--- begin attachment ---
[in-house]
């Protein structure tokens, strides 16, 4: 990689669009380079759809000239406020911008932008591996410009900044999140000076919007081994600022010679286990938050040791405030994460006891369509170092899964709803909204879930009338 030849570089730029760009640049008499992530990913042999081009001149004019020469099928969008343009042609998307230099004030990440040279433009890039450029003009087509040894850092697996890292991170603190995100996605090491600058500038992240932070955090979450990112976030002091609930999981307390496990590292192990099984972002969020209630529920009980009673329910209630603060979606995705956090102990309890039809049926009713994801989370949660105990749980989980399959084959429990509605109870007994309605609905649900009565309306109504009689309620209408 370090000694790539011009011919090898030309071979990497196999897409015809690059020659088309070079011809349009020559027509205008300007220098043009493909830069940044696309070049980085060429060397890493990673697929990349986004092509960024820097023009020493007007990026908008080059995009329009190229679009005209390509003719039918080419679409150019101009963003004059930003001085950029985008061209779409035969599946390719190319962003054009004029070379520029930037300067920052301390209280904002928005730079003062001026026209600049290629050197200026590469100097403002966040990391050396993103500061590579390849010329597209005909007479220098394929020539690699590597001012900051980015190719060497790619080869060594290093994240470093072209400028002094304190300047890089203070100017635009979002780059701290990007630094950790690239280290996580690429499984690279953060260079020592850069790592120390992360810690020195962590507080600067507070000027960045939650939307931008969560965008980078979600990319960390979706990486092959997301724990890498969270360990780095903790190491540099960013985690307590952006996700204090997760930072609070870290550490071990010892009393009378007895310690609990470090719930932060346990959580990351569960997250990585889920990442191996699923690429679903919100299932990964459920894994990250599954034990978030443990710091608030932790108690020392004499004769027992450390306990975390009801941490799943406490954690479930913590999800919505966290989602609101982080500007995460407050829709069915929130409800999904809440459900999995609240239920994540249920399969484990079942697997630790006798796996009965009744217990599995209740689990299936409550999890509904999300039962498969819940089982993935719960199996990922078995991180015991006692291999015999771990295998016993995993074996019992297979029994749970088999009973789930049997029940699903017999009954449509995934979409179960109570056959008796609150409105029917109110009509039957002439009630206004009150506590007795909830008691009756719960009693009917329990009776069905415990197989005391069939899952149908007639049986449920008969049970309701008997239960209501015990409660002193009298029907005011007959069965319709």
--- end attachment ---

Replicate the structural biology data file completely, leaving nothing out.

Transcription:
[in-house]
């Protein structure tokens, strides 16, 4: 990689669009380079759809000239406020911008932008591996410009900044999140000076919007081994600022010679286990938050040791405030994460006891369509170092899964709803909204879930009338 030849570089730029760009640049008499992530990913042999081009001149004019020469099928969008343009042609998307230099004030990440040279433009890039450029003009087509040894850092697996890292991170603190995100996605090491600058500038992240932070955090979450990112976030002091609930999981307390496990590292192990099984972002969020209630529920009980009673329910209630603060979606995705956090102990309890039809049926009713994801989370949660105990749980989980399959084959429990509605109870007994309605609905649900009565309306109504009689309620209408 370090000694790539011009011919090898030309071979990497196999897409015809690059020659088309070079011809349009020559027509205008300007220098043009493909830069940044696309070049980085060429060397890493990673697929990349986004092509960024820097023009020493007007990026908008080059995009329009190229679009005209390509003719039918080419679409150019101009963003004059930003001085950029985008061209779409035969599946390719190319962003054009004029070379520029930037300067920052301390209280904002928005730079003062001026026209600049290629050197200026590469100097403002966040990391050396993103500061590579390849010329597209005909007479220098394929020539690699590597001012900051980015190719060497790619080869060594290093994240470093072209400028002094304190300047890089203070100017635009979002780059701290990007630094950790690239280290996580690429499984690279953060260079020592850069790592120390992360810690020195962590507080600067507070000027960045939650939307931008969560965008980078979600990319960390979706990486092959997301724990890498969270360990780095903790190491540099960013985690307590952006996700204090997760930072609070870290550490071990010892009393009378007895310690609990470090719930932060346990959580990351569960997250990585889920990442191996699923690429679903919100299932990964459920894994990250599954034990978030443990710091608030932790108690020392004499004769027992450390306990975390009801941490799943406490954690479930913590999800919505966290989602609101982080500007995460407050829709069915929130409800999904809440459900999995609240239920994540249920399969484990079942697997630790006798796996009965009744217990599995209740689990299936409550999890509904999300039962498969819940089982993935719960199996990922078995991180015991006692291999015999771990295998016993995993074996019992297979029994749970088999009973789930049997029940699903017999009954449509995934979409179960109570056959008796609150409105029917109110009509039957002439009630206004009150506590007795909830008691009756719960009693009917329990009776069905415990197989005391069939899952149908007639049986449920008969049970309701008997239960209501015990409660002193009298029907005011007959069965319709």